PS – I bought three more lengths of this poly/viscose fabric (different prints) today ( a half-price sale). Just finished cutting them out. Intending to replace the solid tunic tops I made last year with a fabric that pills like crazy – it needs to be shaved after every wearing. This fabric didn’t pill when I wore the tunic yesterday.
You might think I’ve not been doing much sewing/knitting but I’ve been busy with additions to my wardrobe.
First, a boiled wool jacket using Marcie Tilton’s V8430 jacket:
Marcie Tilton V8430
The boiled wool came from Blackbird Fabrics in Vancouver. I bought the aubergine which I thought would make a warm addition to my wardrobe.
A simple pattern with just two fronts, a back and sleeves which went together easily and because it’s boiled wool I didn’t need to finish edges! In fact there’s a dart at the bottom of the sleeve which is stitched by abutting the two edges and zigzagging it closed – doesn’t show but gives shape to the lower sleeve. I’m still debating whether to do something similar in the middle of the back at the neckline – I’ve a slight rounding of my back at the neck and I think the jacket would fall better in the back were I to make that tweak.
I chose the pattern because I thought the soft folds for the lapels wasn’t something I usually wear and would look “new”.
New Jacket/Sweater and Corduroy Pants – Front
With a new jacket/sweater I thought dark purple cords a good choice – I whipped those up two days ago.
New Jacket/Sweater and Corduroy Pants – Back
Taking pictures myself is extremely difficult – to position the camera involves twisting which causes the pants to show a bit of pull. I had to take the side seams in after I’d finished them – I didn’t take them in as much as I possibly could because I was afraid I wouldn’t be able to sit. I’ll see how they are after I’ve washed them – the fabric was washed before I used it but it will shrink a bit more, I’m sure, with further washing.
I have three more lengths of corduroy to make pants – I’m intending to get to at least one of those this weekend.
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I know Christmas is still two months away but a couple of weeks ago I was thinking about a simple-to-make something for the knitting ladies and other friends. I was looking at Ann Williamson‘s blog – she does beautiful garments and accessories using kimono silk which she buys from Ichiroya in Japan. She had some lovely pieced scarves in her shop – I remembered the kimono silk fabric I bought a couple of years ago. I have nothing specific in mind for the fabric – a while ago I attempted a simple silk jacket but it didn’t turn out well and I tossed it. I decided to use some from each bolt to make silk scarves.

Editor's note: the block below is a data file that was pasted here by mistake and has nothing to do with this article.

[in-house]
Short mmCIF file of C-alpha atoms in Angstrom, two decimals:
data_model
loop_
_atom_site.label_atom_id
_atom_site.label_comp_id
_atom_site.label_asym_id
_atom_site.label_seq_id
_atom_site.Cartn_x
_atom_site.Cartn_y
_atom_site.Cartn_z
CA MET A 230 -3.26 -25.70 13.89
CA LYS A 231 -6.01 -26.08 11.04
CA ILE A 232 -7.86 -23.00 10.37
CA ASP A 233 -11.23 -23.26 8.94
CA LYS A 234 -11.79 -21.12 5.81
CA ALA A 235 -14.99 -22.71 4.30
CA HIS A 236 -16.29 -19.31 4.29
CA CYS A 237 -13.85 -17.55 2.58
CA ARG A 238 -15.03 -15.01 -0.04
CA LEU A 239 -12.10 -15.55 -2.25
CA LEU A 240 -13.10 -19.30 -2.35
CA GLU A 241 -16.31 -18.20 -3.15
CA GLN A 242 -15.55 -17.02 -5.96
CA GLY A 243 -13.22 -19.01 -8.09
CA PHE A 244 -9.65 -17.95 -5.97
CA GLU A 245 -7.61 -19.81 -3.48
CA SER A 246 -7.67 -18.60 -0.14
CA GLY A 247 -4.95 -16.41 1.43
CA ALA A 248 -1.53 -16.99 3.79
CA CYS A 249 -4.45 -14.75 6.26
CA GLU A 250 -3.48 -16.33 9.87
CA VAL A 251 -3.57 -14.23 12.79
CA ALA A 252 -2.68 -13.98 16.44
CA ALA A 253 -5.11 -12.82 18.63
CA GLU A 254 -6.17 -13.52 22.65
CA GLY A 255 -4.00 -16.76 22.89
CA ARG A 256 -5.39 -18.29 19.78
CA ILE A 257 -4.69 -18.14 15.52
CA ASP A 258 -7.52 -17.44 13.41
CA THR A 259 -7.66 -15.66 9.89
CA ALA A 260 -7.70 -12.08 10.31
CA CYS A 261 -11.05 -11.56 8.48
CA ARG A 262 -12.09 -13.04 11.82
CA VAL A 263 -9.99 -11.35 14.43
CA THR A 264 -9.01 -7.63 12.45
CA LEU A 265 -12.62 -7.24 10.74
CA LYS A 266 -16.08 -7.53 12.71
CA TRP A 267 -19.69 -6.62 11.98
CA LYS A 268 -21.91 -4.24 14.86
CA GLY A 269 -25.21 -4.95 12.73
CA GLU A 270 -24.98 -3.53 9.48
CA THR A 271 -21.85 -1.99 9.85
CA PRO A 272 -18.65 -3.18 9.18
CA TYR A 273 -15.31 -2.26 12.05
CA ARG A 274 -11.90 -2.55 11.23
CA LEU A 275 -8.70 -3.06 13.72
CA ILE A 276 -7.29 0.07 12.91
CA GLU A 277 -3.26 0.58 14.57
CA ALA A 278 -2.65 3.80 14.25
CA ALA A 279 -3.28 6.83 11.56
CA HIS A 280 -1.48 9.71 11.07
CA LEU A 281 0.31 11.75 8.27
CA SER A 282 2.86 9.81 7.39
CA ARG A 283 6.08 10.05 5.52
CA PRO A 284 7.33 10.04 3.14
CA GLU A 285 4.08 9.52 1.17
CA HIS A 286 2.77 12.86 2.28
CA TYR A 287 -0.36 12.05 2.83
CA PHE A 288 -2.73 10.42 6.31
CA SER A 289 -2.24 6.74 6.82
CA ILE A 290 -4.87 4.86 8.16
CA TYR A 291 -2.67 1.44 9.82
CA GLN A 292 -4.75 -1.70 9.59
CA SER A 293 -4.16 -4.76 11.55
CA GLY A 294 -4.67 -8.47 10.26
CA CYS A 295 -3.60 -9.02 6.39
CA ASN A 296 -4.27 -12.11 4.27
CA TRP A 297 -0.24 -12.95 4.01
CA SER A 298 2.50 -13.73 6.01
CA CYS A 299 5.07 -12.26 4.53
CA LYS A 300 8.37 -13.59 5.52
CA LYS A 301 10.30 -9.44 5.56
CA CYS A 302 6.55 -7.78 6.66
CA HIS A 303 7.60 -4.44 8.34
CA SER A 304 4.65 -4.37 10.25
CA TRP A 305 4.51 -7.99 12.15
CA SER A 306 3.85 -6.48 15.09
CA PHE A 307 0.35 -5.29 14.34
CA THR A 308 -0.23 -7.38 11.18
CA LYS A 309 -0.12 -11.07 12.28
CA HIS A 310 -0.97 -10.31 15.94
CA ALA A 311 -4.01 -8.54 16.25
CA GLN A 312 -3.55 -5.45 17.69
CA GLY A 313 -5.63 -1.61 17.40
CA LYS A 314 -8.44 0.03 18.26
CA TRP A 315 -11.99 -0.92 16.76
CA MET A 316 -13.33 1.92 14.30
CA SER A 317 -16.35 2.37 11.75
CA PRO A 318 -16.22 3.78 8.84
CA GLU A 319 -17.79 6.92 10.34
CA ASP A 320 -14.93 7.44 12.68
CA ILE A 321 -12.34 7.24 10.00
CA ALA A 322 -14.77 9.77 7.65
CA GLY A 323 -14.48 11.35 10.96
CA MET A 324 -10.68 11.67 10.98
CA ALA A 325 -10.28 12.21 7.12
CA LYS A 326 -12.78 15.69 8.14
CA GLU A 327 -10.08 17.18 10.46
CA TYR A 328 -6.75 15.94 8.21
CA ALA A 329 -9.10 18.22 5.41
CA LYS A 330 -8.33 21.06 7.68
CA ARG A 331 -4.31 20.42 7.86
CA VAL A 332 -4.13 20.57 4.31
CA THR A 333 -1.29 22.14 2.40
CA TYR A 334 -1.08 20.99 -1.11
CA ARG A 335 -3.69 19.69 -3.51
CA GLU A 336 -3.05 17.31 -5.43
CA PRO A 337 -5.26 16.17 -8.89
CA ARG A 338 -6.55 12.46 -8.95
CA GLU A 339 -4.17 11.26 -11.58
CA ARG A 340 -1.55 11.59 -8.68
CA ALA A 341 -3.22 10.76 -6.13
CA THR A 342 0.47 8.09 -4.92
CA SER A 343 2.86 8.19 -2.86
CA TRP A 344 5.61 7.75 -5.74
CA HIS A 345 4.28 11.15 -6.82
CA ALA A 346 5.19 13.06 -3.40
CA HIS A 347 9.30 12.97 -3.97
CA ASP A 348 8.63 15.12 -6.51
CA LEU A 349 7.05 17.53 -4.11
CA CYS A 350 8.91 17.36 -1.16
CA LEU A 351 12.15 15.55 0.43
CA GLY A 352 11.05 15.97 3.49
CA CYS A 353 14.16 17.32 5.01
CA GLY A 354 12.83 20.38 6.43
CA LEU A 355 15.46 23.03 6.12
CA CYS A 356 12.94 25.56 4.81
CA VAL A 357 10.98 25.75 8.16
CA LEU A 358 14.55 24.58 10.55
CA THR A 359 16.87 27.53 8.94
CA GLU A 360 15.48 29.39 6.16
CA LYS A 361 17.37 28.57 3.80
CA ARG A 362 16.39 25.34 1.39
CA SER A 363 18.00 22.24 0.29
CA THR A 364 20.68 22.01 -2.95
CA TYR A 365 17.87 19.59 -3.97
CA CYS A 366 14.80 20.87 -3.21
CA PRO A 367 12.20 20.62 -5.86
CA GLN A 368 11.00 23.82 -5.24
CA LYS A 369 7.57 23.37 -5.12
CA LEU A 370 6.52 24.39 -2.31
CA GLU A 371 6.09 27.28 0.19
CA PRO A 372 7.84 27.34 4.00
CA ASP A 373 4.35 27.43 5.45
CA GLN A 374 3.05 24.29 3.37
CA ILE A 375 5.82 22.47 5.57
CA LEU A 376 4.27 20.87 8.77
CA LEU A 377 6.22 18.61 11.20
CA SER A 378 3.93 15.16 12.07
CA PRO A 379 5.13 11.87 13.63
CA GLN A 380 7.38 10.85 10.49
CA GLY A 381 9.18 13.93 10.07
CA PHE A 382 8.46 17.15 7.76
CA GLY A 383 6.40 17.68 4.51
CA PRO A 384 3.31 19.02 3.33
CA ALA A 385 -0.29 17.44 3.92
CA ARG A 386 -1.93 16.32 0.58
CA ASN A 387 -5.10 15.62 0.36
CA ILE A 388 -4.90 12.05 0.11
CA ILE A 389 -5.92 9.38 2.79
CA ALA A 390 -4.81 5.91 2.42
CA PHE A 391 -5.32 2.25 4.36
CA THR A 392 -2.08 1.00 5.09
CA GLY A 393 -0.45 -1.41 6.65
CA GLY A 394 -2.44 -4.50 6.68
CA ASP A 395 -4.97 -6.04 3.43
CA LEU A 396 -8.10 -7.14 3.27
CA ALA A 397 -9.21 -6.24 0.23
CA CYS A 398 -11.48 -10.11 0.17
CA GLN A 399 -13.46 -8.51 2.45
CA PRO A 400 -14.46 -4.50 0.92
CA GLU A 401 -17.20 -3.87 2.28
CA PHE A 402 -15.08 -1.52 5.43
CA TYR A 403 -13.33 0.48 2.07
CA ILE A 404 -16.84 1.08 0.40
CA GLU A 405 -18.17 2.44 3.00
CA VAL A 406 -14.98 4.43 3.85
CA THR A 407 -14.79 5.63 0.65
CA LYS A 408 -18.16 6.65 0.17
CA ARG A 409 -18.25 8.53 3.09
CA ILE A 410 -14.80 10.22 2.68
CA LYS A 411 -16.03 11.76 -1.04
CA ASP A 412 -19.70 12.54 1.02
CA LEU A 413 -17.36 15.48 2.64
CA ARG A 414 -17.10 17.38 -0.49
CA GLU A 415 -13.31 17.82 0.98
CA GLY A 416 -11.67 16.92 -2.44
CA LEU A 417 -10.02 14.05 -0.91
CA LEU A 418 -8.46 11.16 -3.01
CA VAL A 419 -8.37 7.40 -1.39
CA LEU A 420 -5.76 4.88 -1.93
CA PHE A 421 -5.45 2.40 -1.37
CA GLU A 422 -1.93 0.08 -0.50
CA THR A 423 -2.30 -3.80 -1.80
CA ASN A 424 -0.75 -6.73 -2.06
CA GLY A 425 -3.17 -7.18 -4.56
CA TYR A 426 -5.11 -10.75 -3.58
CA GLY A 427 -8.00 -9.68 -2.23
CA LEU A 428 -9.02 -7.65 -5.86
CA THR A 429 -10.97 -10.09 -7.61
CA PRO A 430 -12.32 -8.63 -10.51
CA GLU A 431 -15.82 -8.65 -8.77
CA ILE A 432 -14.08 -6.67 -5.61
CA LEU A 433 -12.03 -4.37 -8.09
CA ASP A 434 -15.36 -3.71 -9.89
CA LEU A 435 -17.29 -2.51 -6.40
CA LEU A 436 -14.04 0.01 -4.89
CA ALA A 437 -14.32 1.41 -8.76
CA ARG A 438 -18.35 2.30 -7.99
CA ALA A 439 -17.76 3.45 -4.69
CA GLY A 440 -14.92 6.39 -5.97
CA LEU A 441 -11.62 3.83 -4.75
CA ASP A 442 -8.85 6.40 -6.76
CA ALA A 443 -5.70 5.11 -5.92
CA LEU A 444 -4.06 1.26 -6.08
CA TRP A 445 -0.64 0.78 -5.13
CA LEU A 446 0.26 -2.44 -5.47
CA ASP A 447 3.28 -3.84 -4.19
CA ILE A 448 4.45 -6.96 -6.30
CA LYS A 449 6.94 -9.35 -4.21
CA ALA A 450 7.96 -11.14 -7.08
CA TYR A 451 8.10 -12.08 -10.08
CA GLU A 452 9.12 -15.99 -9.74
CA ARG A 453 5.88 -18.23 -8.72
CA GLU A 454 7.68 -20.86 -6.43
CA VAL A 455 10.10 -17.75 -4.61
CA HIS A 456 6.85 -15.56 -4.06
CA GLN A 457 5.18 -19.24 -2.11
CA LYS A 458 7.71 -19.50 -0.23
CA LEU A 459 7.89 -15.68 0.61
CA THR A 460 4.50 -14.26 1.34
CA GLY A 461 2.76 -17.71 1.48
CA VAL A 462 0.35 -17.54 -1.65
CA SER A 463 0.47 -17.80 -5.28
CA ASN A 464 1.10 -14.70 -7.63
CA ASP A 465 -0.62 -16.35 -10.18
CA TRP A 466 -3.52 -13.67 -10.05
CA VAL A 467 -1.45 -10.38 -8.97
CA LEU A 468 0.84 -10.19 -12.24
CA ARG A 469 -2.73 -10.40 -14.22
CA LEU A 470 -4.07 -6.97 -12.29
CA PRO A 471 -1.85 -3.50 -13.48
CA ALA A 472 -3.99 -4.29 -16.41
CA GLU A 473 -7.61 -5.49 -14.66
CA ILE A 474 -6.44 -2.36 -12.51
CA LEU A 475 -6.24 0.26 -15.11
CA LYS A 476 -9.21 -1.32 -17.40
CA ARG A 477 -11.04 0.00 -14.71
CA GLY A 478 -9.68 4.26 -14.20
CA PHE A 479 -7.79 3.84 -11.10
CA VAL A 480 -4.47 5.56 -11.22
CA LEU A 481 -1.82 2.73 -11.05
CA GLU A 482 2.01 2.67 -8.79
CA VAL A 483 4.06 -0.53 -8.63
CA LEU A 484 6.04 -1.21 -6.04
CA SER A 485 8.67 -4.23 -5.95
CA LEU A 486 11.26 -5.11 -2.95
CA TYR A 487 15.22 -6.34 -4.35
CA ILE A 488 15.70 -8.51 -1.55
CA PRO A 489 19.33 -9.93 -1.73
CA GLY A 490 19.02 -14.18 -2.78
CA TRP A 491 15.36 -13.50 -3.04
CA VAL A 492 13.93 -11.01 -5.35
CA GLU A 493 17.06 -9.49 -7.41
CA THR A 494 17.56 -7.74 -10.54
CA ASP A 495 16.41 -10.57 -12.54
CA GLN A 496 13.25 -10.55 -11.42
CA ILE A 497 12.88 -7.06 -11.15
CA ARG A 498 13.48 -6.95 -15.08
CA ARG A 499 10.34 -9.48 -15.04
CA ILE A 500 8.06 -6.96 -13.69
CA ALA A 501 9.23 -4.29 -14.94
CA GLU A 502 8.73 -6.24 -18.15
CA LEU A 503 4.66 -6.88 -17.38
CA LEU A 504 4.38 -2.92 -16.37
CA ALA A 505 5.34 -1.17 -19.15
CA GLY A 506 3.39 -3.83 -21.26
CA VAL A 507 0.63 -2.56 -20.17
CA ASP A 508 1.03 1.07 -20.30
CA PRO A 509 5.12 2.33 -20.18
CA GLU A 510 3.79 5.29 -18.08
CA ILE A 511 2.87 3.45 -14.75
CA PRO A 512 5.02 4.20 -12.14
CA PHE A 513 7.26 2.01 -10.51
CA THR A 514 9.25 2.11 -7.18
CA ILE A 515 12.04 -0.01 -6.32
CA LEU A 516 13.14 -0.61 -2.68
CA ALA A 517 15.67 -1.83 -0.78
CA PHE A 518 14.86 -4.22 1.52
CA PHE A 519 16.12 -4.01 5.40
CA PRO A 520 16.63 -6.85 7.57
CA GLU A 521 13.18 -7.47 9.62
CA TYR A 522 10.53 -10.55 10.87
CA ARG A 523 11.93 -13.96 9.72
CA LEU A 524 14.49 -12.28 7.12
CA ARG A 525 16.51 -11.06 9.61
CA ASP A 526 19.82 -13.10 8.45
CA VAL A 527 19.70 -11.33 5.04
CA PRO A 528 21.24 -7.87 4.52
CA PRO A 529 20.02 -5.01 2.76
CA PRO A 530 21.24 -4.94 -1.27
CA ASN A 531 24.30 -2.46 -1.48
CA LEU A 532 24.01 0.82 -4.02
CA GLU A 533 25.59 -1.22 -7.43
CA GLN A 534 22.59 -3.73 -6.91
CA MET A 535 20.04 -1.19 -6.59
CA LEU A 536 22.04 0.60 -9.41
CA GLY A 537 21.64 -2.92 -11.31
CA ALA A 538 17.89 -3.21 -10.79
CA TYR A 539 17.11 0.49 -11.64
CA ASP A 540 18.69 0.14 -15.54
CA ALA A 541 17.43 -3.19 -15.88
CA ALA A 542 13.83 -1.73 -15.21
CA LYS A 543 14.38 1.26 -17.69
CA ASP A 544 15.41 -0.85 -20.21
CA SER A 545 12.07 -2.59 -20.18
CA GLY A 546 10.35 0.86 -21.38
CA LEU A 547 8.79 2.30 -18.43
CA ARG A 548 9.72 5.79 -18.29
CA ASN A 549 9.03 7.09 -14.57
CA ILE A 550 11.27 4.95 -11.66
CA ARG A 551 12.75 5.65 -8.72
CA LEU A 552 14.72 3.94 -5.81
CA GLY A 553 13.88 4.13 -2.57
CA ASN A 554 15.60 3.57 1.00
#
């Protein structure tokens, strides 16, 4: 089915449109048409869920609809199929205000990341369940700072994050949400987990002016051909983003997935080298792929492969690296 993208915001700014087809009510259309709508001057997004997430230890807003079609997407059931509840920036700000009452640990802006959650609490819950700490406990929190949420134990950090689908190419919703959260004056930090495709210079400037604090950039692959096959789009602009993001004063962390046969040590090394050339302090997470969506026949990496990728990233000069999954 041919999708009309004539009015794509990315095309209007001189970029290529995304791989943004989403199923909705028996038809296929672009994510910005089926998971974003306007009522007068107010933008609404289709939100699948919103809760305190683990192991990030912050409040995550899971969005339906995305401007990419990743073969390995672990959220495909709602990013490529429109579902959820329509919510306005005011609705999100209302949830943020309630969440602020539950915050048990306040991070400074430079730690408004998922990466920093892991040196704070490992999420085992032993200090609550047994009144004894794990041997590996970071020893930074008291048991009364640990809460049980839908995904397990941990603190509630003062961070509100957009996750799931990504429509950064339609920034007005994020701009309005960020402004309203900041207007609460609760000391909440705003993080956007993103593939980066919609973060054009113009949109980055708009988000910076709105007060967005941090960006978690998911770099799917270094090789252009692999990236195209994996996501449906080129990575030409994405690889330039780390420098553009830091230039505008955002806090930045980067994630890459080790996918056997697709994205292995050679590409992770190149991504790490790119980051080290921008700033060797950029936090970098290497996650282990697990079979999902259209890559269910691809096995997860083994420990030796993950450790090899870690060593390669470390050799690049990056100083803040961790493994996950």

This project isn’t meant to create an expensive, elaborate gift like Ann’s scarves are – just something simple, yet useful. Last year it was shoe bags, the year before zippered bags. Two weeks ago I cut 5′ lengths from each bolt – kimono bolts are 14″ wide by 10-12 yards in length. I split each length down the centre to give me two 7″ scarves.
Yesterday I set up my serger to stitch a narrow rolled hem and got to work – I did ten scarves. Today I completed the second batch of ten.
The scarves are long enough to wrap around my neck twice and tie in a loose overhand knot in the front. The silk is soft and smooth and will be warm to fill the neck of a winter coat. I’m pleased with how they turned out.
My next step is to figure out how to make “envelopes” using parchment paper as wrapping for each scarf.
This morning I finally stopped procrastinating on the wall art – I found myself starting on two unexpected projects. Yesterday I was going through fabric in my stash looking for fabric for the Federer piece and came across some Hawaiian bark cloth with large floral patterns which I thought could be turned into an interesting raw-edge appliqué piece on a raw natural silk background fabric:
Raw Edge Appliqué using Hawaiian Bark Cloth Floral Cut-outs
I cut the fabric in thirds, isolating one repeat of the pattern, fused Heat ‘N Bond Featherlite fusible web to the back of the fabric, fussy cut the flower/leaves elements, then fused them to a panel of natural raw silk (backed with Warm ‘n Natural quilt batting).
Now I need to go through my embroidery threads and pick out colours to use for securing and thread painting the raw-edge fabric elements.
I also got a second piece underway – I had a small leftover scrap of a modern floral which I’d used years ago to make a wide-brimmed summer hat. I thought the cut out flowers, placed randomly on a pieced background, would be an interesting vehicle for thread painting – I started that this afternoon. This piece will finish around 10″ x 12″ – it’s a test run to see where this idea can take me.
Raw Edge Appliqué – Modern Flowers on Pieced Background
So I’ve got two pieces to work on and maybe I’ll make some progress by the end of the weekend!
Wide-brim Summer Hat
[Here are instructions for making this wide-brim hat, if you’re interested.]